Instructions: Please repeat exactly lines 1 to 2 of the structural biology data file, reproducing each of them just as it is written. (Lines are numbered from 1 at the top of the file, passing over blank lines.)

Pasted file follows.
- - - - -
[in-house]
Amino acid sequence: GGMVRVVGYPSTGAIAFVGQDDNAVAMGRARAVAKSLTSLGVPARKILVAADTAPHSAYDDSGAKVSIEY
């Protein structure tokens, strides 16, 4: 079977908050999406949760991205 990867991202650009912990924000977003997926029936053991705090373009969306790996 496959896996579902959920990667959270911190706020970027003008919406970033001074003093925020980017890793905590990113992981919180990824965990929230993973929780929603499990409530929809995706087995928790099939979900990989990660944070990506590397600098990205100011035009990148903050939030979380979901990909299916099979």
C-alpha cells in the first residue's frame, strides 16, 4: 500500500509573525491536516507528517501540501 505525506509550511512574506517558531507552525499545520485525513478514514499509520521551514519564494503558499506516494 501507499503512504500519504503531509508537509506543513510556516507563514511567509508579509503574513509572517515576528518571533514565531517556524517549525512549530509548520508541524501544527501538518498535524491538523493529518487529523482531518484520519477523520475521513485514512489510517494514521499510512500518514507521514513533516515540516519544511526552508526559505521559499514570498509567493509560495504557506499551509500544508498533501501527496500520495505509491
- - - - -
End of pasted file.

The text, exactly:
[in-house]
Amino acid sequence: GGMVRVVGYPSTGAIAFVGQDDNAVAMGRARAVAKSLTSLGVPARKILVAADTAPHSAYDDSGAKVSIEY